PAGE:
Mandate and the region
The Kativik Environmental Advisory Committee (KEAC) was created pursuant to Section 23 of the James Bay and Northern Québec Agreement (JBNQA). Governed by the Environment Quality Act (CQLR, c. Q-2) and the James Bay and Northern Québec Native Claims Settlement Act (S.C. 1976-1979, c. 32), it is a consultative body to responsible governments in matters relating to environmental and social protection in Nunavik. It is therefore the preferential and official forum for the Government of Canada, the Government of Québec, the Kativik Regional Government and the northern villages.
The KEAC’s mandate is to:
- Act as a consultative body to responsible governments for legislation and regulations relating to the environmental and social protection regime, and the administration and management of the regime.
- Make recommendations concerning legislation, regulations and other measures related to environmental and social protection.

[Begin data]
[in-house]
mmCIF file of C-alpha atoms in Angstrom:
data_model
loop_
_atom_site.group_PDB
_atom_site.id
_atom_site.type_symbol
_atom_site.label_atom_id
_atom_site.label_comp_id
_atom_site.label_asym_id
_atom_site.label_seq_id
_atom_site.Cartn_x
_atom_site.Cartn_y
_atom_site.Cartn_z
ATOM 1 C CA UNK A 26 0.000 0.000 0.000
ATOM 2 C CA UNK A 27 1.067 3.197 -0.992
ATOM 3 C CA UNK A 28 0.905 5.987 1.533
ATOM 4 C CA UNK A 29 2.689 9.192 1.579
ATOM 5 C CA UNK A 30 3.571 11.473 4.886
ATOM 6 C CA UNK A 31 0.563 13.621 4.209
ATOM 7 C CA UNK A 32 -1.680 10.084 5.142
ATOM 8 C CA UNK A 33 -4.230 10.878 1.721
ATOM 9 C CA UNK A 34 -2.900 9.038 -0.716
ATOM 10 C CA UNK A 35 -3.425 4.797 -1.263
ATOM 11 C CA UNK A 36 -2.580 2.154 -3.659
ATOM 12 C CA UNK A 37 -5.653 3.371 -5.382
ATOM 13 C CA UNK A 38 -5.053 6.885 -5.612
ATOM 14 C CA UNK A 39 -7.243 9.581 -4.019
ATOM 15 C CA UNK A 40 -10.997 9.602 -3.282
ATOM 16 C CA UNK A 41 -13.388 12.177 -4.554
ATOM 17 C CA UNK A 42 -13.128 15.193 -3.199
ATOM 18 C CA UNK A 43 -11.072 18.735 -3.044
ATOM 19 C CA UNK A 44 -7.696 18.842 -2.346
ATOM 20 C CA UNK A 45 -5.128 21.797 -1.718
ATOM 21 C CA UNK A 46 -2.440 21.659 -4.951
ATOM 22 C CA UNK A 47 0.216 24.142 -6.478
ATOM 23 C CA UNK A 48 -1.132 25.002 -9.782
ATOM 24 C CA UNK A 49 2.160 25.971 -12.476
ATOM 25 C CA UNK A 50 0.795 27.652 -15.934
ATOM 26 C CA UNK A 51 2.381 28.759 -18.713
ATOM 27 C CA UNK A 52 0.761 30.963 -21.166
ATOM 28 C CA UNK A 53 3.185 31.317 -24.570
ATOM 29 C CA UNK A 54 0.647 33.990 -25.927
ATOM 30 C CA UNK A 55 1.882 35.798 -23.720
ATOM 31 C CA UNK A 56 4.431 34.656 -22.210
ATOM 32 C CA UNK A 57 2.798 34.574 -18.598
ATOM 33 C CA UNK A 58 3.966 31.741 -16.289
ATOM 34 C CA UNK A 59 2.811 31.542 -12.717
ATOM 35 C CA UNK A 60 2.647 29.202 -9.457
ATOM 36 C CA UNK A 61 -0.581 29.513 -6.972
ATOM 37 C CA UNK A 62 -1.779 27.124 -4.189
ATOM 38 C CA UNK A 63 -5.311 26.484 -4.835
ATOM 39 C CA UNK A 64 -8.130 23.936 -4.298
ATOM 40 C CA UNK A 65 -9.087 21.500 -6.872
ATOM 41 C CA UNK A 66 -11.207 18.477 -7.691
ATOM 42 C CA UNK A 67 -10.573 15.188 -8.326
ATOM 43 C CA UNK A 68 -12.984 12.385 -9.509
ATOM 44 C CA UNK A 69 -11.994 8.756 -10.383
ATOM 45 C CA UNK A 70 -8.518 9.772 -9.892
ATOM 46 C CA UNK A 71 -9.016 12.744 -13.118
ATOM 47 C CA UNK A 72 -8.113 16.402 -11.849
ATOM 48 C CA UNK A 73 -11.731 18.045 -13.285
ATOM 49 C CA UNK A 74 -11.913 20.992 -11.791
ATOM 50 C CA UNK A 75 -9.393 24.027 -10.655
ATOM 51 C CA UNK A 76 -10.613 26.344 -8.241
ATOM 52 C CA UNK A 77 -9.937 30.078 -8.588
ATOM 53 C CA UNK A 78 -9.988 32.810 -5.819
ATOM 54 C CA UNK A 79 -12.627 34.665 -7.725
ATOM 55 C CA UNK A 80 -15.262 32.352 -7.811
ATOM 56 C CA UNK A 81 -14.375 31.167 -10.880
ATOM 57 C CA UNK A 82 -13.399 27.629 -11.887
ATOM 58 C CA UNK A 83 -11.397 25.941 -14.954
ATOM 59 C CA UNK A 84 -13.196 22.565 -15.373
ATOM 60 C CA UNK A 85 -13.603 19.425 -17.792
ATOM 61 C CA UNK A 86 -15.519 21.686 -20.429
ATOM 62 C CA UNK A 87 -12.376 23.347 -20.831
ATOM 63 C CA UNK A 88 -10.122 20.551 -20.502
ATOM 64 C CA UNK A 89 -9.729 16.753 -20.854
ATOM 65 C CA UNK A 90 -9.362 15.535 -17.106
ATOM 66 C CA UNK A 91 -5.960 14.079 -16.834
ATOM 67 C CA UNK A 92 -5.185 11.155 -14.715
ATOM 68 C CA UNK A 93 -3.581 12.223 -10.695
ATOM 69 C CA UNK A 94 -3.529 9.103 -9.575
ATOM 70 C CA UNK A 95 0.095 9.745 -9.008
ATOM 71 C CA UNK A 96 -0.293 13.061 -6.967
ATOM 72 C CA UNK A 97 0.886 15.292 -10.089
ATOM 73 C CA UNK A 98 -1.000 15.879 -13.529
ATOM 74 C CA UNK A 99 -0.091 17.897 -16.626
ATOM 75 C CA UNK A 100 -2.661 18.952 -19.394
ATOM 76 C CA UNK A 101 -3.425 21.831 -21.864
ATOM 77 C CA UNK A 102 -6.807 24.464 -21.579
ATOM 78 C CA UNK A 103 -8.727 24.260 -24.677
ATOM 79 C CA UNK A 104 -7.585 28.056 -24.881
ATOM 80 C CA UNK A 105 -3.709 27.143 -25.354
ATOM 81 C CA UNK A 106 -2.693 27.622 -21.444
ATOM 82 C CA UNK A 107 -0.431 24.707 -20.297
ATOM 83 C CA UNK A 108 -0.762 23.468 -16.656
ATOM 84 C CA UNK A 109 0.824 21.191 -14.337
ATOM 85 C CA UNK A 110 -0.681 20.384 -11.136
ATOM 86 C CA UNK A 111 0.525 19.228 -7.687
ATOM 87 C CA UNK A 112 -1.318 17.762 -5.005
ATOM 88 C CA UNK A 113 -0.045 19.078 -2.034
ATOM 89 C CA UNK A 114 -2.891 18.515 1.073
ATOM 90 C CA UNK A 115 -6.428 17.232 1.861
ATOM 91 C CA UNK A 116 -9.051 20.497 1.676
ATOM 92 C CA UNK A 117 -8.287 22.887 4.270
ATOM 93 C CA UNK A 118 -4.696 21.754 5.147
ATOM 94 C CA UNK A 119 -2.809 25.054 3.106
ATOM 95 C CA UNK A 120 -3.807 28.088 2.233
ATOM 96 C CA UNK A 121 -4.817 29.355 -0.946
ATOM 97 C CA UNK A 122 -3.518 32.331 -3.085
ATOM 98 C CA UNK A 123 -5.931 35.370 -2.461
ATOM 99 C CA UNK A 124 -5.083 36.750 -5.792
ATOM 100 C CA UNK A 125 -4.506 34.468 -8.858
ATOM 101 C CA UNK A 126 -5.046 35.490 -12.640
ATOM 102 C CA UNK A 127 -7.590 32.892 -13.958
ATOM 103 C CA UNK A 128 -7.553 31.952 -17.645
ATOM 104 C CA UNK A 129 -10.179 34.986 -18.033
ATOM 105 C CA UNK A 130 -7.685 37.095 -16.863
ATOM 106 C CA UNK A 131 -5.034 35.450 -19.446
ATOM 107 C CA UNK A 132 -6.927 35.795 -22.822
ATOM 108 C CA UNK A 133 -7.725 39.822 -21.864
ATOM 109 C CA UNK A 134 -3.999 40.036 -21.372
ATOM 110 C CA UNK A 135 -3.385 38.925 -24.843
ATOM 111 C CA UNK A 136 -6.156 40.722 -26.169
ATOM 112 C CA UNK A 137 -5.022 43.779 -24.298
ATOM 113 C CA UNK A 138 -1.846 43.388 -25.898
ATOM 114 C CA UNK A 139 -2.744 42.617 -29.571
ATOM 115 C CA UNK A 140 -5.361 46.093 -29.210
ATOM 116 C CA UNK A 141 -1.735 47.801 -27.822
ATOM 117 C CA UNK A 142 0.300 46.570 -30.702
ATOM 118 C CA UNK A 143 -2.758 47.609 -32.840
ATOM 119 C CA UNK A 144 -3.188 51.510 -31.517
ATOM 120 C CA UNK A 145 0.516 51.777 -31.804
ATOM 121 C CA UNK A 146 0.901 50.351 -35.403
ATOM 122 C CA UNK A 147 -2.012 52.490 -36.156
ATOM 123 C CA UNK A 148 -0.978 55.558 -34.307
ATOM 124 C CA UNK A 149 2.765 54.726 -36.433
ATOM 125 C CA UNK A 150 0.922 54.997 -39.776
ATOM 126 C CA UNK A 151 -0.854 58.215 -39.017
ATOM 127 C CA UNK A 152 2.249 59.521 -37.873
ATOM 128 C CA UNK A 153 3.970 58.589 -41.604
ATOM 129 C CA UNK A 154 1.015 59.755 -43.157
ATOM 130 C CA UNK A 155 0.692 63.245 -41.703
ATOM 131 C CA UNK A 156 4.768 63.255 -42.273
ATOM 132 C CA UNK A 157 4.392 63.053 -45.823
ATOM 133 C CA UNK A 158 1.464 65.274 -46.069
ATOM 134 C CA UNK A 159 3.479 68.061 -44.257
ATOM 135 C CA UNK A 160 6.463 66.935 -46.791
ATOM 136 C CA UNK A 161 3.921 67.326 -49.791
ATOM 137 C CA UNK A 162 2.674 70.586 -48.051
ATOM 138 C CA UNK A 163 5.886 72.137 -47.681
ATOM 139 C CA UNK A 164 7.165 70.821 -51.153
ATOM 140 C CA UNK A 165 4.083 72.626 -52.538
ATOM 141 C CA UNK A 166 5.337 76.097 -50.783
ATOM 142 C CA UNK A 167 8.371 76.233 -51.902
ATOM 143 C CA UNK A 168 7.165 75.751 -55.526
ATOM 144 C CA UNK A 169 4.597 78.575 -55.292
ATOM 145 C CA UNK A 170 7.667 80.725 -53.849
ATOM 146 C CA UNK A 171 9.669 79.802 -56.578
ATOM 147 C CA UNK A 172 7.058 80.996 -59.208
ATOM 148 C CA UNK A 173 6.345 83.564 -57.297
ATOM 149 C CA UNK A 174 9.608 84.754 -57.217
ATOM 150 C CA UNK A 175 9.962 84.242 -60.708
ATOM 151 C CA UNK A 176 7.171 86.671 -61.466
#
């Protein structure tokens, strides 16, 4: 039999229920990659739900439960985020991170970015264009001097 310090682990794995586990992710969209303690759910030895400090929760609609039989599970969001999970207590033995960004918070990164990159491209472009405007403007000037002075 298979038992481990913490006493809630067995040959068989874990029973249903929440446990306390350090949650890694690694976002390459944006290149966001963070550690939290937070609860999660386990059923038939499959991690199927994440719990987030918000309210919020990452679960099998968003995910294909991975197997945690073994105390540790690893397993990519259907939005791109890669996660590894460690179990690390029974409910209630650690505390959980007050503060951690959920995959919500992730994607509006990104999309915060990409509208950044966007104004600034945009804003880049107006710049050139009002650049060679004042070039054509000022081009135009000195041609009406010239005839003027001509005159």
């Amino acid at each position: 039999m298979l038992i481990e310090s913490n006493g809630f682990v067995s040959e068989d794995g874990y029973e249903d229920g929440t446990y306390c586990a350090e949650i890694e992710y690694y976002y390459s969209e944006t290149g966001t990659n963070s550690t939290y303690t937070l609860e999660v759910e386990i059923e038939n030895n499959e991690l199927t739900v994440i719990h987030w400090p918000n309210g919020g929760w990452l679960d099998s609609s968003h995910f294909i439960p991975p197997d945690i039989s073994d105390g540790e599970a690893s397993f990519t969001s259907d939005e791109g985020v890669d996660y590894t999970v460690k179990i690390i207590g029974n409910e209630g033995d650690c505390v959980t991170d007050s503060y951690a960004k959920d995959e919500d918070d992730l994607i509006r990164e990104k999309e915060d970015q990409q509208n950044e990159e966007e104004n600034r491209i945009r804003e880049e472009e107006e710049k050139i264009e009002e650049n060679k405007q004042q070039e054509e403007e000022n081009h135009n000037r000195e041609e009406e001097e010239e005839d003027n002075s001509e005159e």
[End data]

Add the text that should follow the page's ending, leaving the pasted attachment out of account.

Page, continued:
- Examine environmental and social impact assessment and review mechanisms and procedures.
- Study major issues relating to the implementation of the environmental and social protection regime as well as the land use regime.
- Serve as a link for the residents of Nunavik and provide support to local and regional authorities through the preparation of briefs and the delivery of technical assistance.
All KEAC decisions and recommendations are communicated to the Government of Canada, the Government of Québec, as well as the regional and local governments concerned, for information purposes and appropriate action.
Covering close to 500,000 km2, Nunavik is the territory of Québec north of the 55th parallel. The region consists of 14 communities with a total population of roughly 12,000. Kuujjuaq is the largest community (with more than 2,300 residents) and Aupaluk the smallest (with slightly less than 200 residents). Inuit make up not less than 90% of the population. There are no road links between the region’s communities or with southern Québec. Air transportation is therefore essential.